To the right is a search interface 1616 that allows the user to find and select communities for which they are not a member. The user can search for communities by name using text box 1618 and / or by keyword using text box 1620. The search is performed when the user presses the “Submit” button 1622. The community search is conveniently performed in a searchable community directory maintained by the search server 160 provider (eg, Yahoo! Group Directory). This directory conveniently contains a name for each community and a brief description of the community. In one embodiment, search terms entered in text box 1618 are matched against community names, and search terms entered into text box 1620 are matched against descriptions and names.

  The search results, in this case, the name of the community matching the query and an optional but simple description are displayed in area 1624. The number of communities listed may be limited to, for example, 10 (or some other number), and communities may be selected for the list or within the list based on various criteria It may be ranked. In one embodiment, the criteria relate to the likelihood that the community will provide a useful library of annotated content. For example, the community can be selected based on the number of members, the total number of pages or sites rated by the members, the amount of activity in the community message board, email list or chat room, and so on. This type or similar type of statistical information may be displayed in area 1624.

  The user can select one or more of the listed communities using checkbox 1626. In the preferred embodiment, checking box 1626 does not allow the user to join the community and does not give the user information about individual community members. A “Finished” button 1628 allows the user to return to page 1600 (FIG. 16A) with a new selection of community (s), and the new selection is when page 1600 is redisplayed. 1602. A “Cancel” button 1630 on page 1610 allows the user to return to page 1600 without changing the selection.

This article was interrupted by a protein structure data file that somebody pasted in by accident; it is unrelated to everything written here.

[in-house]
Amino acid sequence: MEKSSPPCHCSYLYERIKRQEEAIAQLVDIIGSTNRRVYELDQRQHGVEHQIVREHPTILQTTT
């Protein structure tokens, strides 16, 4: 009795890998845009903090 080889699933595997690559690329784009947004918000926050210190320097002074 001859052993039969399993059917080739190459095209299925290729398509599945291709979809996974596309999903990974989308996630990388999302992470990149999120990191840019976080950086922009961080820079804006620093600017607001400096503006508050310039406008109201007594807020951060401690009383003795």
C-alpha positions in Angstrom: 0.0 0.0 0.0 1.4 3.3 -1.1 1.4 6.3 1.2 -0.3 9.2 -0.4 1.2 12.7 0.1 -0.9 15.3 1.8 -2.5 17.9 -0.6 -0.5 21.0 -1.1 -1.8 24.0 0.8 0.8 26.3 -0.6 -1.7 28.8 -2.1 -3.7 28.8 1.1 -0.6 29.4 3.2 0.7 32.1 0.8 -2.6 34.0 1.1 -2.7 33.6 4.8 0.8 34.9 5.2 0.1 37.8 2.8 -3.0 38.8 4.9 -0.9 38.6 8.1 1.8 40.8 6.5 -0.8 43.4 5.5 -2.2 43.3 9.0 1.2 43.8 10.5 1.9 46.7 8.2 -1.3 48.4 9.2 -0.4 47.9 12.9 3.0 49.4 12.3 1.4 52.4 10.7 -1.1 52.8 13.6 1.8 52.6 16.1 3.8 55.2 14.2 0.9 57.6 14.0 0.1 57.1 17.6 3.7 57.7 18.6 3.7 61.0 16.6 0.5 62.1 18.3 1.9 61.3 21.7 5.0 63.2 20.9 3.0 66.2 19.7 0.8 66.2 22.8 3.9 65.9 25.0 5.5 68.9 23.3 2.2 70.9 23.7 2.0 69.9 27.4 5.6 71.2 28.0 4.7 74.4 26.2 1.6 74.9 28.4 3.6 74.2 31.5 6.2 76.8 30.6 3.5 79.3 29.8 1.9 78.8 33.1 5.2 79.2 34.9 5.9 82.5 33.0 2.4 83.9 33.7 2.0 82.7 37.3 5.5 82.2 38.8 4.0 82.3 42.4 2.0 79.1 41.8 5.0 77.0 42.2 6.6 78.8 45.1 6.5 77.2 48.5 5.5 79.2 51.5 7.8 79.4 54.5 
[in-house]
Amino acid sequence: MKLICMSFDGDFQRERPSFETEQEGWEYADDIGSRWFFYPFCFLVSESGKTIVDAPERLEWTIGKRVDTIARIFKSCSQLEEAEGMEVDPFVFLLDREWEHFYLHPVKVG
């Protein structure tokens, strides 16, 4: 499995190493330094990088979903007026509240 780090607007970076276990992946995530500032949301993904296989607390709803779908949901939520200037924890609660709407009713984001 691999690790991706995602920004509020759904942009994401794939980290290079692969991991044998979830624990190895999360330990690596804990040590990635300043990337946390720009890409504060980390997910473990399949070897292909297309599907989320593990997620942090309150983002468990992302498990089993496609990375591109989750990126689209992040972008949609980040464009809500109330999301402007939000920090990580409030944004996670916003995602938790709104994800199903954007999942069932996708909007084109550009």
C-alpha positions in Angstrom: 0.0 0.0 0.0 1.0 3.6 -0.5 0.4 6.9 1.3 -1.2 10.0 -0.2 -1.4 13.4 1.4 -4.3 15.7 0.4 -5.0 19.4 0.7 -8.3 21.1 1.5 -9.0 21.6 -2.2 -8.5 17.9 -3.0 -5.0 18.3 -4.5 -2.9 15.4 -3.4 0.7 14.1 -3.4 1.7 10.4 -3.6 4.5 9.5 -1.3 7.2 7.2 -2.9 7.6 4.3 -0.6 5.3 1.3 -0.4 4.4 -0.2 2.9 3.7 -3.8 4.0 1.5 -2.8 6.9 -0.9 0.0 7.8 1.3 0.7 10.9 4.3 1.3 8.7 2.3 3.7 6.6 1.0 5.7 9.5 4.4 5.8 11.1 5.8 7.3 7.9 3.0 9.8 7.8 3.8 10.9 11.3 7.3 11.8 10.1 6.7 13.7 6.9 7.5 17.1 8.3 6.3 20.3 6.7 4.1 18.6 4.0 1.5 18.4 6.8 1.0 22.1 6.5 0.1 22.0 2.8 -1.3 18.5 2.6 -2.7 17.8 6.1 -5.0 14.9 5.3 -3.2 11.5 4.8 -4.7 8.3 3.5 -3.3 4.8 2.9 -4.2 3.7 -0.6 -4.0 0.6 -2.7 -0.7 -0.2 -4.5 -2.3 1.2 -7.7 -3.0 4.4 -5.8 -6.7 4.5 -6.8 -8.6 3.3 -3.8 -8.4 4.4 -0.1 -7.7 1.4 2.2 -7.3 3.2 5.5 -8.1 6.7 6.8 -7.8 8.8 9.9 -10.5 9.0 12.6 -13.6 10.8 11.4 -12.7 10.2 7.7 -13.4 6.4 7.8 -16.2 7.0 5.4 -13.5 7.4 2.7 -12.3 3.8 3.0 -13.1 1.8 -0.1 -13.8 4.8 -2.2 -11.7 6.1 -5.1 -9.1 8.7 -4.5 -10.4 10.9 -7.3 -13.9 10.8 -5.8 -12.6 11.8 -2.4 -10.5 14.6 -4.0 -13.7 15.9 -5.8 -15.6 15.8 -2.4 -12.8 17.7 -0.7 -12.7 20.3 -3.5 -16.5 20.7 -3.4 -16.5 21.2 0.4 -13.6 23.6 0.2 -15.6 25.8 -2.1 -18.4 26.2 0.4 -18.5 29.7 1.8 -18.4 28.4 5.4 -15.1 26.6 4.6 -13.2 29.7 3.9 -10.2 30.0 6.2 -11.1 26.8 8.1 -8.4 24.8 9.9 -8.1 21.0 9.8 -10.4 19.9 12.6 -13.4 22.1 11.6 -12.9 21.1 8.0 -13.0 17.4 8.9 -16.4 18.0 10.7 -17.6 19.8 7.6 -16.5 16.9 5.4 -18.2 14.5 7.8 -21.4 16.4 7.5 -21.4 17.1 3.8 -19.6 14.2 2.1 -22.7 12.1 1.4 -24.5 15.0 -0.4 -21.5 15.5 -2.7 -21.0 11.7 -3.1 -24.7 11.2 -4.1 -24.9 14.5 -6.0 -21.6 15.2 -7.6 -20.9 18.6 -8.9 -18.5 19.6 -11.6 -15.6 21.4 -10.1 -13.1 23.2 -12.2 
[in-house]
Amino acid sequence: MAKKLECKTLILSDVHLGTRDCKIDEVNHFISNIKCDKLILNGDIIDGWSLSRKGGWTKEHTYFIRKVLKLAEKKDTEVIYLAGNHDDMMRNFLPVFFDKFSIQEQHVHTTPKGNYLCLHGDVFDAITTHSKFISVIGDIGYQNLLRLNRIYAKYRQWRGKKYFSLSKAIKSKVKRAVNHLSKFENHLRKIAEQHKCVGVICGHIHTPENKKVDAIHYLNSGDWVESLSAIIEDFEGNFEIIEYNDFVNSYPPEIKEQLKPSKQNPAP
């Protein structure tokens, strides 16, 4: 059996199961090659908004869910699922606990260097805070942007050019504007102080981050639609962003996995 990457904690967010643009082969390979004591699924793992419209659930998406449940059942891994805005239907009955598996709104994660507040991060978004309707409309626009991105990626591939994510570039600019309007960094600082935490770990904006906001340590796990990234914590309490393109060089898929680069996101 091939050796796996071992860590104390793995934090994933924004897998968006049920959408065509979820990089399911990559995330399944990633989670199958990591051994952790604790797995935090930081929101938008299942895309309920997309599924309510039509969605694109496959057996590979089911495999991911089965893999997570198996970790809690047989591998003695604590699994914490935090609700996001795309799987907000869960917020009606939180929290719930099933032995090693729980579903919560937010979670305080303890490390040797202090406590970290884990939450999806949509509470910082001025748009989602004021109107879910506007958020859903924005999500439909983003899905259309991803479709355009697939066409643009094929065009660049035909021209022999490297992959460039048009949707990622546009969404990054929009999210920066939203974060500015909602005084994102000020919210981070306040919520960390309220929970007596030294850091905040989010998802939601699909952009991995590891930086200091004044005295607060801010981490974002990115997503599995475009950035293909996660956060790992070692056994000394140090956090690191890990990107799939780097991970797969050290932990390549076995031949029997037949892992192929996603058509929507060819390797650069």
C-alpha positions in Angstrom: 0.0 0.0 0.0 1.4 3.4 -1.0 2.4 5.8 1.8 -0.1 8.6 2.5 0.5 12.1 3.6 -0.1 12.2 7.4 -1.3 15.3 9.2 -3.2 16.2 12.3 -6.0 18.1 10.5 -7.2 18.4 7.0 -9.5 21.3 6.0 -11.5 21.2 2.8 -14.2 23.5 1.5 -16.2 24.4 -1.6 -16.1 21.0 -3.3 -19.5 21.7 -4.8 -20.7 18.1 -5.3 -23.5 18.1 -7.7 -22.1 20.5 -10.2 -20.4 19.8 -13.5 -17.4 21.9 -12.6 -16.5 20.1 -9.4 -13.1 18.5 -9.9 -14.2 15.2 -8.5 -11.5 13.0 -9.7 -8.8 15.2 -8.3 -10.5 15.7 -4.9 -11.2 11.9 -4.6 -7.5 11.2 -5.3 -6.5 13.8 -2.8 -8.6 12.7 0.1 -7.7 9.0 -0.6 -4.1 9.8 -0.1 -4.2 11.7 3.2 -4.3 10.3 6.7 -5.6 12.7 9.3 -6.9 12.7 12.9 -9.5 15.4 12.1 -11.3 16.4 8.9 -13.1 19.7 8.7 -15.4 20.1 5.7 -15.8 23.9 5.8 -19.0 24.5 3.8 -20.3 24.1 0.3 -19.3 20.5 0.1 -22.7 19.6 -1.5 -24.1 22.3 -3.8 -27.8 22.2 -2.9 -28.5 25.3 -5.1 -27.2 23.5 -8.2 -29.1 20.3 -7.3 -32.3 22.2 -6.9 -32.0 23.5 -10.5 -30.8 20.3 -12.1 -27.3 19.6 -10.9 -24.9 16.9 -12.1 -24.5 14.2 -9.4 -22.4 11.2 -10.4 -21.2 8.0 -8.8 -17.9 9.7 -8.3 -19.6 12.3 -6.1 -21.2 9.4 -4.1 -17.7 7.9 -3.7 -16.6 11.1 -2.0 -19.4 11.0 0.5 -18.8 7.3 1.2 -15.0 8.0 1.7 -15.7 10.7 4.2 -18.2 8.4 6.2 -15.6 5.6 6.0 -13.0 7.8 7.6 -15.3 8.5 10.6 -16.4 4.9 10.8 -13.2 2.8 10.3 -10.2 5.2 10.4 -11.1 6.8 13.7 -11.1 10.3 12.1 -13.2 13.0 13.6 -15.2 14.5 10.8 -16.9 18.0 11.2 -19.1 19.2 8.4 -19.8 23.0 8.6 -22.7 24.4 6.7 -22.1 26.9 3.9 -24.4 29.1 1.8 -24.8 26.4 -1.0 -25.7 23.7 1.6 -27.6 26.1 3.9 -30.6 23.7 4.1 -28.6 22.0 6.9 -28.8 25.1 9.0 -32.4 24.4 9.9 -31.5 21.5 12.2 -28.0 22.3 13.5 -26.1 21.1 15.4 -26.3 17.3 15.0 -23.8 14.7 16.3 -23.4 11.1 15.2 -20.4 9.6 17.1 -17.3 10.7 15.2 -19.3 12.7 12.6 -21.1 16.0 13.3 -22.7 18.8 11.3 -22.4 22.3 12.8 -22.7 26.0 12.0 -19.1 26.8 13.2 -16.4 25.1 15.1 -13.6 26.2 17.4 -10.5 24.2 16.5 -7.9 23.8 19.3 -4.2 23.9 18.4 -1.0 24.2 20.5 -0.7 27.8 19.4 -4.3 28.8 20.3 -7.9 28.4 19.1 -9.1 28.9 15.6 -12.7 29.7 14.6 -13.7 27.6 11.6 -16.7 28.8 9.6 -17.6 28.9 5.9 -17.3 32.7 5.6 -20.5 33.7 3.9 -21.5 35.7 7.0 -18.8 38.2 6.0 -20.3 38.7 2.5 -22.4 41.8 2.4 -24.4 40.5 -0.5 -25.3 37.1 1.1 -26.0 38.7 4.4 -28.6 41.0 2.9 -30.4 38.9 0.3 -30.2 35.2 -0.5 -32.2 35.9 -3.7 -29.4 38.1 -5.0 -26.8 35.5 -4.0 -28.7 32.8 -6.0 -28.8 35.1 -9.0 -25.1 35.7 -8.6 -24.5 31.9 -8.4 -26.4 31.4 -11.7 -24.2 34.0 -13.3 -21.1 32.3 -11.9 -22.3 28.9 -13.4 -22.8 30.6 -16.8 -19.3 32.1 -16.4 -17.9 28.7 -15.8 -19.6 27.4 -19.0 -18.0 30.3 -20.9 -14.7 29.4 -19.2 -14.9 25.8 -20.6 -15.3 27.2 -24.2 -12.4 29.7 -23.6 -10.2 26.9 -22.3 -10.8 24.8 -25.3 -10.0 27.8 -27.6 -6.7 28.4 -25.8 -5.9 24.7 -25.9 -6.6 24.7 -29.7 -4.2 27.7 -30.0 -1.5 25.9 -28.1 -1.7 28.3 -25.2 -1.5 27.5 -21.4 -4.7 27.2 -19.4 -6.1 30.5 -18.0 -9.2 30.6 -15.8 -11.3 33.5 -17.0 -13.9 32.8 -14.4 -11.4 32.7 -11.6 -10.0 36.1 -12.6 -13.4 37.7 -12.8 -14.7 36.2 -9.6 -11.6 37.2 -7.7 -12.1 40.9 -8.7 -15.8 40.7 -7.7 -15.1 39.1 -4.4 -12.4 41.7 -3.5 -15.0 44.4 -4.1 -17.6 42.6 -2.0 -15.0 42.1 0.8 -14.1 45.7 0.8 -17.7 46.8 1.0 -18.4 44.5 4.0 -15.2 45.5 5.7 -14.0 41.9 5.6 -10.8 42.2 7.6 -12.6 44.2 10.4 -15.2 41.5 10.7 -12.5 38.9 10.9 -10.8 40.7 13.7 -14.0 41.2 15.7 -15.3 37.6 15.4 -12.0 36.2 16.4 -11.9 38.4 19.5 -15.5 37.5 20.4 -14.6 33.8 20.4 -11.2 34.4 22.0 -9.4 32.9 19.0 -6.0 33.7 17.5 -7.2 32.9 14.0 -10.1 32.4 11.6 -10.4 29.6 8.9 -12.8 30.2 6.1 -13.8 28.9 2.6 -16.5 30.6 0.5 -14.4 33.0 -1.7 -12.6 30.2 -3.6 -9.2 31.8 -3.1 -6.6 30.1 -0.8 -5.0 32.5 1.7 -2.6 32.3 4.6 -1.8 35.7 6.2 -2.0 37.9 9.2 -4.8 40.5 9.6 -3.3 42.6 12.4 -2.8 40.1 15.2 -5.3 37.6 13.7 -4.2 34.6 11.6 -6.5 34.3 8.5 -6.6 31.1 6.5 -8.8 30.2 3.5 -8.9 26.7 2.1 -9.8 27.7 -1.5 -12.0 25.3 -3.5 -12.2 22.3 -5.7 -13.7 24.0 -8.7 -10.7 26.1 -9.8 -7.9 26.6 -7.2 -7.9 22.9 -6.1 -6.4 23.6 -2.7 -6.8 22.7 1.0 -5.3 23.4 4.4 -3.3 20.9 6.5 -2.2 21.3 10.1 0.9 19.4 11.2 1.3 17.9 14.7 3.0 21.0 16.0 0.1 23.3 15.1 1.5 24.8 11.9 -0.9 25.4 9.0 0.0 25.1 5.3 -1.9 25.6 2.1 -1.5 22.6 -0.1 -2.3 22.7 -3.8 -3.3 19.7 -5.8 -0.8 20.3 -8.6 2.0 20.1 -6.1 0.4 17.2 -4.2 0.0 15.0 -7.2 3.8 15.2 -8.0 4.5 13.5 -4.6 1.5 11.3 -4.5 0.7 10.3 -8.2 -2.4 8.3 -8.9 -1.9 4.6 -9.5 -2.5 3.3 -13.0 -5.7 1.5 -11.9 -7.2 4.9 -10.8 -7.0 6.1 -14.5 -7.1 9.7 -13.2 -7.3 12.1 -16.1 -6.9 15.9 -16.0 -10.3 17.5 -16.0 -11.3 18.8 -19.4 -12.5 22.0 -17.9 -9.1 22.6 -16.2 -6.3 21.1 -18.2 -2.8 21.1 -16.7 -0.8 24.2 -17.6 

Referring again to FIG. 16A, at page 1600, the user enters a query in query section 1630. Query section 1630 includes various boxes that allow the user to enter search terms specific to a particular field of metadata in the annotation. In this example, the user can search terms and / or titles (text box 1634), keywords (text box 1636), description (text box 1638), and / or reference (text box 1640) for page content (text box 1632). Annotation field like) can be specified. The user is not required to enter search terms in all boxes in section 1630, and the fields corresponding to boxes that do not have search terms are not used to limit the search. The user can also specify a desired rating using the wireless button 1642. A “Search” button 1644 presents a query for processing, and a “Reset” button 1646 clears all fields in the query section 1630. Accordingly, the query section 1630 for searching the community web may be generally similar to a personal web query interface (eg, FIG. 11).

  The process used to search the community web may be generally similar to the process used to search the personal web (eg, FIG. 12). However, the query received from the user identifies the selected community (or multiple communities) that the community web should be searched for, and step 1208 is not a member of the query user's trust network and is specified. Including identifying all members of the community. Community members can be identified regardless of their trust relationship. The search is limited to documents annotated by at least one member of the selected community.